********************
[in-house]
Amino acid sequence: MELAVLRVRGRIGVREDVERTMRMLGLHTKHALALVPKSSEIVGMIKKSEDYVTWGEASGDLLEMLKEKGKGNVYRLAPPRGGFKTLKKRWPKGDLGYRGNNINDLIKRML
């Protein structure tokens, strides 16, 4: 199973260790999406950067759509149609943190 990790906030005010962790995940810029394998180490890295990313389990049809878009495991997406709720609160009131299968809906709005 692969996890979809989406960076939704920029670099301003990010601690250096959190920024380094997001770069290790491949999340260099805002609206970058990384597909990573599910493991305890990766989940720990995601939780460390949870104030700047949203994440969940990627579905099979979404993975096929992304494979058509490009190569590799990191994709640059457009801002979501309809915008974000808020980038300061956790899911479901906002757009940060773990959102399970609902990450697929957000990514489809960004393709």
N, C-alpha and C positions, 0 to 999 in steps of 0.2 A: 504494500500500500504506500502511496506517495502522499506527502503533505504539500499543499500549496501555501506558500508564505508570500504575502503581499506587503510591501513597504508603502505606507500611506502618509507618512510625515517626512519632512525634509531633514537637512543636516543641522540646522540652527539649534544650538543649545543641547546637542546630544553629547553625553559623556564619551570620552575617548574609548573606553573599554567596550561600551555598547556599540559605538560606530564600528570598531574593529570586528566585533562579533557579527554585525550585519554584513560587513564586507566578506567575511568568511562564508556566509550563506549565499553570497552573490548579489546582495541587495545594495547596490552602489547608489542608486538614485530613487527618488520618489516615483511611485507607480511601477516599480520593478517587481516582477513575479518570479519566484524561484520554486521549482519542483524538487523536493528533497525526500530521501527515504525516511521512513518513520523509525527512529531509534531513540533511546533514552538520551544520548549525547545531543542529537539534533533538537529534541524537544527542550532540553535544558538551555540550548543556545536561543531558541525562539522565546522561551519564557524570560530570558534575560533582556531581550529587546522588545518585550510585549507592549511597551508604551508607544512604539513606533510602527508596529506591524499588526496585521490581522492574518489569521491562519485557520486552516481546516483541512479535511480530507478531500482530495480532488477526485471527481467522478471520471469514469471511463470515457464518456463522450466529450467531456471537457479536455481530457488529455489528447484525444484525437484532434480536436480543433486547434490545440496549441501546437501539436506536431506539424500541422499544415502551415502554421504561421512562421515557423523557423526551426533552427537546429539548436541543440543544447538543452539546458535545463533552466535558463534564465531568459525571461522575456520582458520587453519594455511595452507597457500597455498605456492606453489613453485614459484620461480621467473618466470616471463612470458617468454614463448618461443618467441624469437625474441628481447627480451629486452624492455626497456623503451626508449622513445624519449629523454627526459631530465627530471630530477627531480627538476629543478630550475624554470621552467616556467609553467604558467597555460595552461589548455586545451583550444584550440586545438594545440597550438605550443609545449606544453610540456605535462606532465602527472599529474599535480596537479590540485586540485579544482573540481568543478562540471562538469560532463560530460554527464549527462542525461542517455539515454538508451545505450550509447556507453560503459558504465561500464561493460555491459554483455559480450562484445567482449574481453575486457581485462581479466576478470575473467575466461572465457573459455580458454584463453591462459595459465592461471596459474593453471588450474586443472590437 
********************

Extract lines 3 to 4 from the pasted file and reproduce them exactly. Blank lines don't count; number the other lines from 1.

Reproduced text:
């Protein structure tokens, strides 16, 4: 199973260790999406950067759509149609943190 990790906030005010962790995940810029394998180490890295990313389990049809878009495991997406709720609160009131299968809906709005 692969996890979809989406960076939704920029670099301003990010601690250096959190920024380094997001770069290790491949999340260099805002609206970058990384597909990573599910493991305890990766989940720990995601939780460390949870104030700047949203994440969940990627579905099979979404993975096929992304494979058509490009190569590799990191994709640059457009801002979501309809915008974000808020980038300061956790899911479901906002757009940060773990959102399970609902990450697929957000990514489809960004393709």
N, C-alpha and C positions, 0 to 999 in steps of 0.2 A: 504494500500500500504506500502511496506517495502522499506527502503533505504539500499543499500549496501555501506558500508564505508570500504575502503581499506587503510591501513597504508603502505606507500611506502618509507618512510625515517626512519632512525634509531633514537637512543636516543641522540646522540652527539649534544650538543649545543641547546637542546630544553629547553625553559623556564619551570620552575617548574609548573606553573599554567596550561600551555598547556599540559605538560606530564600528570598531574593529570586528566585533562579533557579527554585525550585519554584513560587513564586507566578506567575511568568511562564508556566509550563506549565499553570497552573490548579489546582495541587495545594495547596490552602489547608489542608486538614485530613487527618488520618489516615483511611485507607480511601477516599480520593478517587481516582477513575479518570479519566484524561484520554486521549482519542483524538487523536493528533497525526500530521501527515504525516511521512513518513520523509525527512529531509534531513540533511546533514552538520551544520548549525547545531543542529537539534533533538537529534541524537544527542550532540553535544558538551555540550548543556545536561543531558541525562539522565546522561551519564557524570560530570558534575560533582556531581550529587546522588545518585550510585549507592549511597551508604551508607544512604539513606533510602527508596529506591524499588526496585521490581522492574518489569521491562519485557520486552516481546516483541512479535511480530507478531500482530495480532488477526485471527481467522478471520471469514469471511463470515457464518456463522450466529450467531456471537457479536455481530457488529455489528447484525444484525437484532434480536436480543433486547434490545440496549441501546437501539436506536431506539424500541422499544415502551415502554421504561421512562421515557423523557423526551426533552427537546429539548436541543440543544447538543452539546458535545463533552466535558463534564465531568459525571461522575456520582458520587453519594455511595452507597457500597455498605456492606453489613453485614459484620461480621467473618466470616471463612470458617468454614463448618461443618467441624469437625474441628481447627480451629486452624492455626497456623503451626508449622513445624519449629523454627526459631530465627530471630530477627531480627538476629543478630550475624554470621552467616556467609553467604558467597555460595552461589548455586545451583550444584550440586545438594545440597550438605550443609545449606544453610540456605535462606532465602527472599529474599535480596537479590540485586540485579544482573540481568543478562540471562538469560532463560530460554527464549527462542525461542517455539515454538508451545505450550509447556507453560503459558504465561500464561493460555491459554483455559480450562484445567482449574481453575486457581485462581479466576478470575473467575466461572465457573459455580458454584463453591462459595459465592461471596459474593453471588450474586443472590437 